Conservation photographer Cristina Mittermeier has dedicated her career to the protection of the natural world. Specifically, she is passionate about the state of our world's oceans, and through SeaLegacy, a non-profit she founded with her partner Paul Nicklen, she helps shine a spotlight on environmental issues through visual storytelling.
In a recent Facebook Story, Mittermeier called on world leaders to step up to the plight that Antarctica is facing. This fragile ecosystem is at a critical point due to numerous factors that include climate change, overfishing, and deep-sea mining. Tackling the issue head-on, Mittermeier uses her creative skills as a photographer to remind the public of what is at stake.
We had a chance to speak with Mittermeier on the heels of the annual CCAMLR (Convention on the Conservation of Antarctic Marine Living Resources) to discuss the victories and challenges that the area faces. Read on for My Modern Met's exclusive interview and prepare to get inspired to effect change.
What have been the biggest successes and challenges for ocean conservation in 2023?
There have been a number of wins so far this year, including the fact that many countries, including Canada and the UK, have placed a moratorium on Deep Sea Mining. Just like the wholesale liquidation of natural resources of land has had devastating effects on biodiversity and climate, the pursuit of mining assets at the bottom of the sea is a shortsighted, colonial proposal that will result in the further devastation of our oceans and our planet.
Knowing that countries are taking a serious look at understanding the ecology of the deep sea before any consideration is given to a mining proposal is a great step in the right direction.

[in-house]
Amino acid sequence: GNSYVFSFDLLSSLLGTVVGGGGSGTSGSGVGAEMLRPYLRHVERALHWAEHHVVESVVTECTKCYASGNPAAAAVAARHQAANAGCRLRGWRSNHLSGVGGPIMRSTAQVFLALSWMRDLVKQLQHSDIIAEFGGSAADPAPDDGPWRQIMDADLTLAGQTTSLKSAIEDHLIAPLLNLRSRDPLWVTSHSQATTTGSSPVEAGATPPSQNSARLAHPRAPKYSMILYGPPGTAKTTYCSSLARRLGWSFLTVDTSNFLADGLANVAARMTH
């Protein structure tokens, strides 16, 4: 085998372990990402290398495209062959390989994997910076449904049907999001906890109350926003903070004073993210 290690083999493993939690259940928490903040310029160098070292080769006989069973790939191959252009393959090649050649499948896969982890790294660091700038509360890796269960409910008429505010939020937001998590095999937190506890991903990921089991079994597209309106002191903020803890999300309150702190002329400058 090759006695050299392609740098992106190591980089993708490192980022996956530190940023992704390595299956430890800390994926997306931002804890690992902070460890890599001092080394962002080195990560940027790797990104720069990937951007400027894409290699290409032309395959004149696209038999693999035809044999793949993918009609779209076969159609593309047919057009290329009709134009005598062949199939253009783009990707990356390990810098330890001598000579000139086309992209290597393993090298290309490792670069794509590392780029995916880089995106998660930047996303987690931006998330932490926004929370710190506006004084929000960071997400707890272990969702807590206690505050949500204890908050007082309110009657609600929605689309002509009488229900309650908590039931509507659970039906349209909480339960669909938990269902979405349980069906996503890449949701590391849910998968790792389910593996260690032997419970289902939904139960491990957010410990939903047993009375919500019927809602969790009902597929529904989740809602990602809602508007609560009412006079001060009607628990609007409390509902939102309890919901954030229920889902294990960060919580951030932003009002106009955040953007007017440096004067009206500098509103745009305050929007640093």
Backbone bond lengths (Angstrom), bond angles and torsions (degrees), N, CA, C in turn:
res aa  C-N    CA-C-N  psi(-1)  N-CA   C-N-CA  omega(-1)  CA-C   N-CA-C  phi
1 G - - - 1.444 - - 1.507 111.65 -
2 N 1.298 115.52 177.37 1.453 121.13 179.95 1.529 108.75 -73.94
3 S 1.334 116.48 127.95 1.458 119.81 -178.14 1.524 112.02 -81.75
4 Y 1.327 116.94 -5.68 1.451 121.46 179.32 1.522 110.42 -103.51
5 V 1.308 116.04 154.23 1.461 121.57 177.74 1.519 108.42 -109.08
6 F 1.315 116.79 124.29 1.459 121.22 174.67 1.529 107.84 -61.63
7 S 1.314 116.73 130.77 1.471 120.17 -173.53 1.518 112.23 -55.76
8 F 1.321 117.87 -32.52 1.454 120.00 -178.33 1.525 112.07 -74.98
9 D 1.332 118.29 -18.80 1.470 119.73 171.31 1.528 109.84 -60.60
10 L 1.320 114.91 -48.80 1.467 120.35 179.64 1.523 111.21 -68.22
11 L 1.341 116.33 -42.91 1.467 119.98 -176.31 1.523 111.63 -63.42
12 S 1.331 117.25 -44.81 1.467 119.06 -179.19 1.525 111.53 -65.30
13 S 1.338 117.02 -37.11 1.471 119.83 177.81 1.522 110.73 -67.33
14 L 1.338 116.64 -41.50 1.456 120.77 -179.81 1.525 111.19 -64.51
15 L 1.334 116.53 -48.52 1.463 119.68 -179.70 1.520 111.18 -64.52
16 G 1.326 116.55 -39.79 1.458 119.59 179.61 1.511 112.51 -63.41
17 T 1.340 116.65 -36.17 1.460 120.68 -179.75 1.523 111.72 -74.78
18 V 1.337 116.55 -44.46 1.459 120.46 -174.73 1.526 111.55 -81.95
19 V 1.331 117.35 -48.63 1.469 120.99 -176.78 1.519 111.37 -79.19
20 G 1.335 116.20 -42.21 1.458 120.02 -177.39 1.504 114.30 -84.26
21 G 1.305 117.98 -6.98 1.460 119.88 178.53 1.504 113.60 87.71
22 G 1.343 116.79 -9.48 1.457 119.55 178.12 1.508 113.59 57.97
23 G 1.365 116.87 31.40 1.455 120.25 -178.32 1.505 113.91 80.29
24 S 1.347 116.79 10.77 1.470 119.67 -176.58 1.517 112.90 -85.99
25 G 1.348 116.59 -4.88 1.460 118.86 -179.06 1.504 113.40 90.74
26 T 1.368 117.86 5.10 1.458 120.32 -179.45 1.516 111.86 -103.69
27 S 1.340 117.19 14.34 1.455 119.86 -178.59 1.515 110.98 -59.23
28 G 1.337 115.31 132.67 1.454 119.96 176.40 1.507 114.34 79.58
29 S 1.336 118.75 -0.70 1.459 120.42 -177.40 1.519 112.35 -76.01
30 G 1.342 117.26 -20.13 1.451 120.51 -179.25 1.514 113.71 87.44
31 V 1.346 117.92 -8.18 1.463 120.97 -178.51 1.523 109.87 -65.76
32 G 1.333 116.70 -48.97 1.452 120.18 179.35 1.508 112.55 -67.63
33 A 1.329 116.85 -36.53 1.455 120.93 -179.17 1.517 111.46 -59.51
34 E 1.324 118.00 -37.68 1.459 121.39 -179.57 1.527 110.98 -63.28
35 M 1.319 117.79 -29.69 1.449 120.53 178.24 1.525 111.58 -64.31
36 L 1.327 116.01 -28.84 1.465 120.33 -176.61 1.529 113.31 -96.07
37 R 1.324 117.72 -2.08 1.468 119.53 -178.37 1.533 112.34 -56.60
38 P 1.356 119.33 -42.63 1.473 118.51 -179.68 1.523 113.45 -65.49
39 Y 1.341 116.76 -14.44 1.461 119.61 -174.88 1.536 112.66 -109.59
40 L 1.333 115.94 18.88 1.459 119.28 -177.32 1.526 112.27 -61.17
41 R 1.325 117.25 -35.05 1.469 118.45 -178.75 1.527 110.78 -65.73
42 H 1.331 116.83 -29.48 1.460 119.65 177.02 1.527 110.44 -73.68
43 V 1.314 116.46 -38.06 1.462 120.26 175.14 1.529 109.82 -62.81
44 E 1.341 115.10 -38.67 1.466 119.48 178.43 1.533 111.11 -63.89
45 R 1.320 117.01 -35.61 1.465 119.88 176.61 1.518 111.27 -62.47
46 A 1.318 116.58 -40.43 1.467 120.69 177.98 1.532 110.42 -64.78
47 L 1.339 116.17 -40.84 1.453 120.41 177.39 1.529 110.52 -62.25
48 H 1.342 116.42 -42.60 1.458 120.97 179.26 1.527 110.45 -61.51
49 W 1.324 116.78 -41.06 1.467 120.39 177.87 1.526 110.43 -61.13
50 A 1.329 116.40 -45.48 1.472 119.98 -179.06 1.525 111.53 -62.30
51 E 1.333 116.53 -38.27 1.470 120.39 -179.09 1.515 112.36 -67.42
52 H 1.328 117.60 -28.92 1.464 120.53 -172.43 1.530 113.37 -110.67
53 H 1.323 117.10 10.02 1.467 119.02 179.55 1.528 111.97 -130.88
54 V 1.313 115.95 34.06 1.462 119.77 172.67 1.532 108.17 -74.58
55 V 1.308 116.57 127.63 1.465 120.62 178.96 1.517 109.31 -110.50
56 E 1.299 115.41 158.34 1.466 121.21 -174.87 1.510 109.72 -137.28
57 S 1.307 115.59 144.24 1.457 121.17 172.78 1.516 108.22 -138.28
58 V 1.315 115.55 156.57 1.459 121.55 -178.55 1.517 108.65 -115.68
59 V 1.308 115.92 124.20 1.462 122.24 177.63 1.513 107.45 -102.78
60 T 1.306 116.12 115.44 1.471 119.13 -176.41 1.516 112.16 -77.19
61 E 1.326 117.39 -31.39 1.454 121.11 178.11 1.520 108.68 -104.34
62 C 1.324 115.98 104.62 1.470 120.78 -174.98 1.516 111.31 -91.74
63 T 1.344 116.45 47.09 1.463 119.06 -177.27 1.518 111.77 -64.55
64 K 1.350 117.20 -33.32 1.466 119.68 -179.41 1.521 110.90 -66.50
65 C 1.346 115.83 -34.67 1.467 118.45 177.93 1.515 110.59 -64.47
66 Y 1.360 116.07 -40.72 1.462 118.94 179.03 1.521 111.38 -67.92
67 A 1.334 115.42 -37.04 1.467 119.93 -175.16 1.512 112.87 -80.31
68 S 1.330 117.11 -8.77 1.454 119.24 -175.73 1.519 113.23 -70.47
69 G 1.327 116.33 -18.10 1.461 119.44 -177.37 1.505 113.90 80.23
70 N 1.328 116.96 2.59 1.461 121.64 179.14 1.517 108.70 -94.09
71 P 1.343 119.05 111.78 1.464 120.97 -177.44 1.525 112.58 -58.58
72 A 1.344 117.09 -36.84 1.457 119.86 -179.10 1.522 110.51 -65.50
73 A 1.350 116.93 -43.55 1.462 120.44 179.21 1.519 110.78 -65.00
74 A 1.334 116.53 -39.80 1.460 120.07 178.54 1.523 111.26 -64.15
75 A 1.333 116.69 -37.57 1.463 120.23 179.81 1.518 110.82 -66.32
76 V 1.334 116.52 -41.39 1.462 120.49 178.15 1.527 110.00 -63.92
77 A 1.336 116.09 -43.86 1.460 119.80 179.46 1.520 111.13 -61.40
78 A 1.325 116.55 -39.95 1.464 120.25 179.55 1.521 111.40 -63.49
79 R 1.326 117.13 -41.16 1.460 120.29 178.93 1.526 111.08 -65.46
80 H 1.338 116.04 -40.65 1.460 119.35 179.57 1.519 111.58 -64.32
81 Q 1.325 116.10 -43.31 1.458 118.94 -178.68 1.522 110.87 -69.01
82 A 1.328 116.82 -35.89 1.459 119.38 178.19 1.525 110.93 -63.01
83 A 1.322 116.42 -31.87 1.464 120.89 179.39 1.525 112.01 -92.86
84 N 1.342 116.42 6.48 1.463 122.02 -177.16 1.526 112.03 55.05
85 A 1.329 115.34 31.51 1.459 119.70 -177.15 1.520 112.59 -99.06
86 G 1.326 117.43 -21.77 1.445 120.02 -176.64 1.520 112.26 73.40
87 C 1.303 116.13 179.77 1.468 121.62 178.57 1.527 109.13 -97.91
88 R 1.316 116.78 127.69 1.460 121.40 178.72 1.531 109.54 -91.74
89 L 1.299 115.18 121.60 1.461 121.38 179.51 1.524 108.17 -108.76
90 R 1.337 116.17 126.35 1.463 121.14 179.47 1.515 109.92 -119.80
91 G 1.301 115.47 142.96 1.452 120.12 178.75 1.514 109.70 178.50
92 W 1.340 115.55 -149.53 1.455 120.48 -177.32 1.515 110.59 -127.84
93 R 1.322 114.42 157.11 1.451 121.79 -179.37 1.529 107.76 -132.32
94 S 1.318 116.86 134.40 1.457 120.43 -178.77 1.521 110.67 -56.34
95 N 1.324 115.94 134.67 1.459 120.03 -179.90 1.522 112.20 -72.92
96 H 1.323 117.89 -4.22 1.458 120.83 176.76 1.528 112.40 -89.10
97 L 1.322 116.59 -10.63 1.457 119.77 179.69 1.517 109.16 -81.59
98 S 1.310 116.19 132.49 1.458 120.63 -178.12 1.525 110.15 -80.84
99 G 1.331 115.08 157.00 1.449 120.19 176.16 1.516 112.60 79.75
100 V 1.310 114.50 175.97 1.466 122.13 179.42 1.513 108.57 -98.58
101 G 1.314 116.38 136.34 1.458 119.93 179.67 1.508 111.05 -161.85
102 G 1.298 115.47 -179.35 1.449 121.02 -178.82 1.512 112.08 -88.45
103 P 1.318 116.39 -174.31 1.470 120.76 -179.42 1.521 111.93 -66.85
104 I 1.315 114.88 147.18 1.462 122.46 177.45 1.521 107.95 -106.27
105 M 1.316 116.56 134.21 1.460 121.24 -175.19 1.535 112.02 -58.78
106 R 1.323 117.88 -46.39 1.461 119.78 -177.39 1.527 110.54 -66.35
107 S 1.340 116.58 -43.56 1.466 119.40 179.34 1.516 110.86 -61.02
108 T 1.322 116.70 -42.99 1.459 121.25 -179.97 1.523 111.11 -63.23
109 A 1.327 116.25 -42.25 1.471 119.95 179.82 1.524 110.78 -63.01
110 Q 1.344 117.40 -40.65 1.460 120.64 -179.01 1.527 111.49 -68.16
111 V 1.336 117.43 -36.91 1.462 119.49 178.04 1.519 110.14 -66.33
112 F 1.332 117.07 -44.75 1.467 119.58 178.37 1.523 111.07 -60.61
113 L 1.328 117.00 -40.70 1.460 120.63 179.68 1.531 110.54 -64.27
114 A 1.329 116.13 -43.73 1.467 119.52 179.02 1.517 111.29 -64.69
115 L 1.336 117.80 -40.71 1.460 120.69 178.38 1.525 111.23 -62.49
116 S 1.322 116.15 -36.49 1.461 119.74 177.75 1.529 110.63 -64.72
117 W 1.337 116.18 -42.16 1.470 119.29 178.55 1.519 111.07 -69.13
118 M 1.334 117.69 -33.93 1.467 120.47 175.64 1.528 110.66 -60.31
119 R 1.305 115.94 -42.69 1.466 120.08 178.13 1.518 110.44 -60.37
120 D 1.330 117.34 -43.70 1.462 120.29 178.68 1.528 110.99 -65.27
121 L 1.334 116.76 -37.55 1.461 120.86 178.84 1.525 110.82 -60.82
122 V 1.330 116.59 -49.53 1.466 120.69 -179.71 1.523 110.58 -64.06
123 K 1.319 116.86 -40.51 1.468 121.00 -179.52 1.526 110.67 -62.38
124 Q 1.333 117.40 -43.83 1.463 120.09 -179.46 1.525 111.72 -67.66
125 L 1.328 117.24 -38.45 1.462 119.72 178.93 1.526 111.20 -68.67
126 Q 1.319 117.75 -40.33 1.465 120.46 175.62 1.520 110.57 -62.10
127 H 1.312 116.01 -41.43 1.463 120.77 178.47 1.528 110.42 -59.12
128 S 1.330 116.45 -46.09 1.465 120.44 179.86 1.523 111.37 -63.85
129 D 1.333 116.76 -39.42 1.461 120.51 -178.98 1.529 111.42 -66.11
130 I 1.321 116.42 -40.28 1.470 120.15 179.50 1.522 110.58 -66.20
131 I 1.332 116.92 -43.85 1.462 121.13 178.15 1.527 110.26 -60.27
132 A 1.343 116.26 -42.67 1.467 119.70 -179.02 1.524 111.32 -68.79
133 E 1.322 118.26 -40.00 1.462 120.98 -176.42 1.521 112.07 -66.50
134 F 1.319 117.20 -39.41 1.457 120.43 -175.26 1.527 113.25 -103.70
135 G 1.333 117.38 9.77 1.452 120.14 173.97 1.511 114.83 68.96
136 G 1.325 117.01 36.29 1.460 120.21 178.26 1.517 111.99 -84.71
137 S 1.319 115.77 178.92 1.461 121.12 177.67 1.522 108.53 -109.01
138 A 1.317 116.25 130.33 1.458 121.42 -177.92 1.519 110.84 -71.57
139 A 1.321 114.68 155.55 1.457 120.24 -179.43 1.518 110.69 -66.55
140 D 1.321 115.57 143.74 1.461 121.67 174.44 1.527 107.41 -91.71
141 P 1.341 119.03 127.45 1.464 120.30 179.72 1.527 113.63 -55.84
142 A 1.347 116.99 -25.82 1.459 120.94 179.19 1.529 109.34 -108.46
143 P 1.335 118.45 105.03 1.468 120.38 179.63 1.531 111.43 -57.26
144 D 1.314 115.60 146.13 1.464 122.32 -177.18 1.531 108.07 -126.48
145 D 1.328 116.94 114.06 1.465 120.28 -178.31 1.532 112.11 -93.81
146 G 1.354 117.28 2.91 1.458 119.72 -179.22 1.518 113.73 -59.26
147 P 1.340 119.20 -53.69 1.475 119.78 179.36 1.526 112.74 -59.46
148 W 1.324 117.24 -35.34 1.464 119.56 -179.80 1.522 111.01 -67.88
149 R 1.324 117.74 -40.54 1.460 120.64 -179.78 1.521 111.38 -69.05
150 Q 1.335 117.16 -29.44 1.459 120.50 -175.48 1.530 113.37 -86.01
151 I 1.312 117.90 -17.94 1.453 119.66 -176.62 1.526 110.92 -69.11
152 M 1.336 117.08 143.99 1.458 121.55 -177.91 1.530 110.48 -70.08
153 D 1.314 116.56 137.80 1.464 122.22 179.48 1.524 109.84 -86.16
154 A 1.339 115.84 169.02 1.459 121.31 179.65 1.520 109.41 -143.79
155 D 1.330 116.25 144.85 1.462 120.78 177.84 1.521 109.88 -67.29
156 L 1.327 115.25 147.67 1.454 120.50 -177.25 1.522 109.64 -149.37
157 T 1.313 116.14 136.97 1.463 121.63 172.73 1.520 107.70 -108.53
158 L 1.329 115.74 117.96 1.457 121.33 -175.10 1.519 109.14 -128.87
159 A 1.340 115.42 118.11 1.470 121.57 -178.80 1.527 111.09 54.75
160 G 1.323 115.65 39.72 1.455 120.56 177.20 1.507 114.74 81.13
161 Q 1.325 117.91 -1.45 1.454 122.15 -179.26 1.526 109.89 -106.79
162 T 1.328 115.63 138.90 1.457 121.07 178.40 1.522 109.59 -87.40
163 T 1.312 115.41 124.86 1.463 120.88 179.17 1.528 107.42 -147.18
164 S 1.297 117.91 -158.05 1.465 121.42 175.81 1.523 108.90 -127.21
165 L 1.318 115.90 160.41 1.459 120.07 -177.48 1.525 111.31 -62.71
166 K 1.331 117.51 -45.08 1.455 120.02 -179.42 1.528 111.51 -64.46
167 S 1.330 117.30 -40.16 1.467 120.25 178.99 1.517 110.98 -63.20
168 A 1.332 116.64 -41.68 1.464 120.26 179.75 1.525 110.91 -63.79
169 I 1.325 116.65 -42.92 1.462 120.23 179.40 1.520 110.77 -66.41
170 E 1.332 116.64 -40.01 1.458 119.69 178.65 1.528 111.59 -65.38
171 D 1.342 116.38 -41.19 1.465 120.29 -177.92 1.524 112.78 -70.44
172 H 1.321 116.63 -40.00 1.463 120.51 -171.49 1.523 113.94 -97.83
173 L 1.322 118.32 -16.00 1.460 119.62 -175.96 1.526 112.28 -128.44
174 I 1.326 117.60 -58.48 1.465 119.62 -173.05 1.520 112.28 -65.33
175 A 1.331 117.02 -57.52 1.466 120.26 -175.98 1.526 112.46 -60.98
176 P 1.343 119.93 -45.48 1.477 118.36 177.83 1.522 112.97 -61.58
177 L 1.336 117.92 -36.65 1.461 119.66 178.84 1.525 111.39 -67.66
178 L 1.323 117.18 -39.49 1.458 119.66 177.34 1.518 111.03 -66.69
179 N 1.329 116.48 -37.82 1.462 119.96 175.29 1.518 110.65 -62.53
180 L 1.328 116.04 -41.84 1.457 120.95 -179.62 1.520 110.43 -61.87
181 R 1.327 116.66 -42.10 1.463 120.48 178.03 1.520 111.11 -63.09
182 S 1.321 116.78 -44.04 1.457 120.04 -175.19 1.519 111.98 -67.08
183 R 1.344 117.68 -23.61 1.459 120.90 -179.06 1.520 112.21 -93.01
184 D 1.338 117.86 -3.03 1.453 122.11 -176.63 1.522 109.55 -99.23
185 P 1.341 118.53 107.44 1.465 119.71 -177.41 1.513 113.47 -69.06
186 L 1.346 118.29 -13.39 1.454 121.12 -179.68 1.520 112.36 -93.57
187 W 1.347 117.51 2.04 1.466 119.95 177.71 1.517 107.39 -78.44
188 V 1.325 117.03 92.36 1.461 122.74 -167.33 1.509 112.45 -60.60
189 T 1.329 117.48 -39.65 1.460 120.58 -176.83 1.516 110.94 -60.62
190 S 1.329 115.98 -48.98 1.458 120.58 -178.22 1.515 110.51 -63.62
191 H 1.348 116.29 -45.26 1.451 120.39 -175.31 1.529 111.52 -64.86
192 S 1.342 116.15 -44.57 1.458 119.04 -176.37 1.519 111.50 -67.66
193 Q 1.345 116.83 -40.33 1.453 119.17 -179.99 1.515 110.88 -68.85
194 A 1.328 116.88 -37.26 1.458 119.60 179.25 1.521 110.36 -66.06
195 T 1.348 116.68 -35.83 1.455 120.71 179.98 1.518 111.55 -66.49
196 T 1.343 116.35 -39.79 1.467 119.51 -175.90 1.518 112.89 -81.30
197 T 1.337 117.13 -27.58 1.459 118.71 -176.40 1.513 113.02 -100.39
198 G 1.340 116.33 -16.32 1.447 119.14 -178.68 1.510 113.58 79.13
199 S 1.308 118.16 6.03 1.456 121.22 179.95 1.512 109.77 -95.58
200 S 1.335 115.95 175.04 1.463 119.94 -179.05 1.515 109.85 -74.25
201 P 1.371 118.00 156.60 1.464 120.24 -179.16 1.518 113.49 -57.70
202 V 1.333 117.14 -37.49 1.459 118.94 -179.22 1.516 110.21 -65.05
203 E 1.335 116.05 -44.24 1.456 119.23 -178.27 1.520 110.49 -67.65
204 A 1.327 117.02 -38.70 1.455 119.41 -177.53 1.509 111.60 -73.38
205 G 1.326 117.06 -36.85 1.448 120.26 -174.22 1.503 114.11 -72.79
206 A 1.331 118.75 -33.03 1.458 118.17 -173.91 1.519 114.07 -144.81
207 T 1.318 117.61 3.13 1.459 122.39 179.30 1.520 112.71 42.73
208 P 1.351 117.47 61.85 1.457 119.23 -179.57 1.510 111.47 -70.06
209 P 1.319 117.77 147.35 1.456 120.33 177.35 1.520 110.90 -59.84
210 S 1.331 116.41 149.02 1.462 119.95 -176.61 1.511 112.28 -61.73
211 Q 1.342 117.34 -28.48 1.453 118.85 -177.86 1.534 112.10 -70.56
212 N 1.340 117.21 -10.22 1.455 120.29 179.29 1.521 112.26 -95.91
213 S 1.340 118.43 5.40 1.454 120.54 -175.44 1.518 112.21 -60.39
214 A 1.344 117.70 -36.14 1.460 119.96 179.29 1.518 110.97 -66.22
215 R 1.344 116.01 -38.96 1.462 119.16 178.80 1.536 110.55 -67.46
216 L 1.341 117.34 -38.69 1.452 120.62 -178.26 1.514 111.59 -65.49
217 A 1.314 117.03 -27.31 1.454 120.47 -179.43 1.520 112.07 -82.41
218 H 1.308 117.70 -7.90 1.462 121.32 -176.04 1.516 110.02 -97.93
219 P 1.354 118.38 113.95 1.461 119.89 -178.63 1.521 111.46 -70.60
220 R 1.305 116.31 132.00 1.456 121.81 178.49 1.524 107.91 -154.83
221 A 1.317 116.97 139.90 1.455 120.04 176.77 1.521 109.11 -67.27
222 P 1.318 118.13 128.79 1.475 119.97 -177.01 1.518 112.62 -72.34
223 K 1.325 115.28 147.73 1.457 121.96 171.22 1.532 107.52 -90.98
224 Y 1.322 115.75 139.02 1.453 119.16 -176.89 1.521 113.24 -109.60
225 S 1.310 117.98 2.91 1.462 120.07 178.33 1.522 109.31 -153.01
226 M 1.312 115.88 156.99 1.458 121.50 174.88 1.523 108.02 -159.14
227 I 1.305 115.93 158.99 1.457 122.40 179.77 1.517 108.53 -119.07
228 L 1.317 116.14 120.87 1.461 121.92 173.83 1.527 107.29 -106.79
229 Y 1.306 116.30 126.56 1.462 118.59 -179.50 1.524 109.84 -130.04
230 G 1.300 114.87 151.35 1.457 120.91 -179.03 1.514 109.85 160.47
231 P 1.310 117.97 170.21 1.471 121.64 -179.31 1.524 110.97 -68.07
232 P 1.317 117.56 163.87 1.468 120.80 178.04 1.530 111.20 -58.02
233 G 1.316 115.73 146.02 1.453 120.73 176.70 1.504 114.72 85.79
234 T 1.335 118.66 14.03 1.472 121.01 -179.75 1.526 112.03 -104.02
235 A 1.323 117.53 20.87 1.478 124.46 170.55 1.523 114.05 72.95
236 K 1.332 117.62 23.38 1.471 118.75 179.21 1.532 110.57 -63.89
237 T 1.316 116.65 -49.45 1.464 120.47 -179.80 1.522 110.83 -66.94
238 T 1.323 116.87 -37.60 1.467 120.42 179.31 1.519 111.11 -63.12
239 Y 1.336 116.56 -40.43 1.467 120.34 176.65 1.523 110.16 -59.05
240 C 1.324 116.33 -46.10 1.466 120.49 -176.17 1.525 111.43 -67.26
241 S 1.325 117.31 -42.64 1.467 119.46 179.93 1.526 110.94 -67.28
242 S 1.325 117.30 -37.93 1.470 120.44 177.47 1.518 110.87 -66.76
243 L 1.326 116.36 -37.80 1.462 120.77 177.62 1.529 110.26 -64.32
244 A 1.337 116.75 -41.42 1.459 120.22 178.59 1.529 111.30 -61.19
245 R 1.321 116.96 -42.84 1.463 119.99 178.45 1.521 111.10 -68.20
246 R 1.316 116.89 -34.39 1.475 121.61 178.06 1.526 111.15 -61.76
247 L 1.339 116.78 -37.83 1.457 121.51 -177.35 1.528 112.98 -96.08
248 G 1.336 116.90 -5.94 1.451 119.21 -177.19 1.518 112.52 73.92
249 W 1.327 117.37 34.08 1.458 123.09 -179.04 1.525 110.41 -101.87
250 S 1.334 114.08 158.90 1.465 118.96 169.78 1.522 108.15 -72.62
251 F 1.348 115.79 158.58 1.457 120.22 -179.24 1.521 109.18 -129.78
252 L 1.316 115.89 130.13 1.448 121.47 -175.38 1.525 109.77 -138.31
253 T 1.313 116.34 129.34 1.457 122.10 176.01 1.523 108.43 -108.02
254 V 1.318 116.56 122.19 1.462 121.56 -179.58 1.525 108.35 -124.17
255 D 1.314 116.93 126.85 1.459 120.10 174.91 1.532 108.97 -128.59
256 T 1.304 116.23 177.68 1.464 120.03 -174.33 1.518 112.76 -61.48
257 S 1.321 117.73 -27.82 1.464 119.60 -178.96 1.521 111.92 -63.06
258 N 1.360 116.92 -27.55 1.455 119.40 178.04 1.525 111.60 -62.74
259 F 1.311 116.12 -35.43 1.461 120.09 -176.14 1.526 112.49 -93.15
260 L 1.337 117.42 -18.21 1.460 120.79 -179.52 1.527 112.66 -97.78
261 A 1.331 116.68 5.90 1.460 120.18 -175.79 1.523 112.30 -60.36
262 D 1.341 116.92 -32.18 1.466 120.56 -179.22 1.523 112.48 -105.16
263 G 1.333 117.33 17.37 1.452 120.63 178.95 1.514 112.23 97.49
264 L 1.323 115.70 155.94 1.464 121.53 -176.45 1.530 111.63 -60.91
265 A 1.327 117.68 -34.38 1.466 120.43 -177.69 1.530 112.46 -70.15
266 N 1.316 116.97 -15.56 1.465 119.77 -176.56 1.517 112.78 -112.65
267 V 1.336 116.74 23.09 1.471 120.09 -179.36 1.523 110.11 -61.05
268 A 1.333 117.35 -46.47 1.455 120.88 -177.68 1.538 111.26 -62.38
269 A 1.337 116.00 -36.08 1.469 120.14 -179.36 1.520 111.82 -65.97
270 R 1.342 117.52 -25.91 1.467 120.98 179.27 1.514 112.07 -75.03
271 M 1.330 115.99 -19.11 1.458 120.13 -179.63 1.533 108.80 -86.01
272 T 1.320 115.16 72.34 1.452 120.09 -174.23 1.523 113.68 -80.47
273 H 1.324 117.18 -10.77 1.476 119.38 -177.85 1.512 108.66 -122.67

We see a lot of imagery about Antarctica and the melting glaciers, rising water tables, etcetera. What are the biggest changes you've seen there in your latest trip?
The changes that are easy to see are the dislodging of enormous blocks of ice from the continental shelf. These icebergs will eventually melt completely and add a large amount of freshwater to the ocean ecosystem, which will contribute to changing currents and rising sea levels. In addition, the weather patterns have changed from ice and snow to rain, which makes the survival of young animals, like baby penguins, much harder.
The international body in charge of creating additional protections for the Southern Ocean, known as CCAMLR (Convention on the Conservation of Antarctic Marine Living Resources), has met several years in a row, and they have failed to develop an agreement to protect this fragile ecosystem, which is a real tragedy.
It's still sometimes difficult for individuals to see how they can effect change to reverse the climate trend. What do you recommend to those people who feel like they can't make a difference on their own?
Nobody is making a difference on their own. It is important to understand that for every naysayer, there are 1,000 people making strides to have a positive impact. From reducing the amount of meat we consume to traveling less to becoming less materialistic, shifting to greener energy, and being more invested in reducing waste, the collective effect is massive. We all need to do more, and we all need to donate more to environmental efforts. Environment and climate remain the most underfunded causes in the United States.
CCAMLR 2023 just wrapped up. What are your biggest takeaways from what happened there?
I am baffled that a country like Russia, which is in the middle of an illegal war, would be allowed to have a voice in the decision to not protect the Southern Ocean. Still, in the end, conservation happens by consensus, and even though every other member country of CCAMLR elected to enact protections, the single voice of a rogue Russia negated the effort. Tragic, really.
What's on your list creatively and as an activist for the new year?
I am working on my first Masters of Photography course, and I have been busy creating new work and editing old work for both that course and my upcoming exhibition at Galleria D'Italia.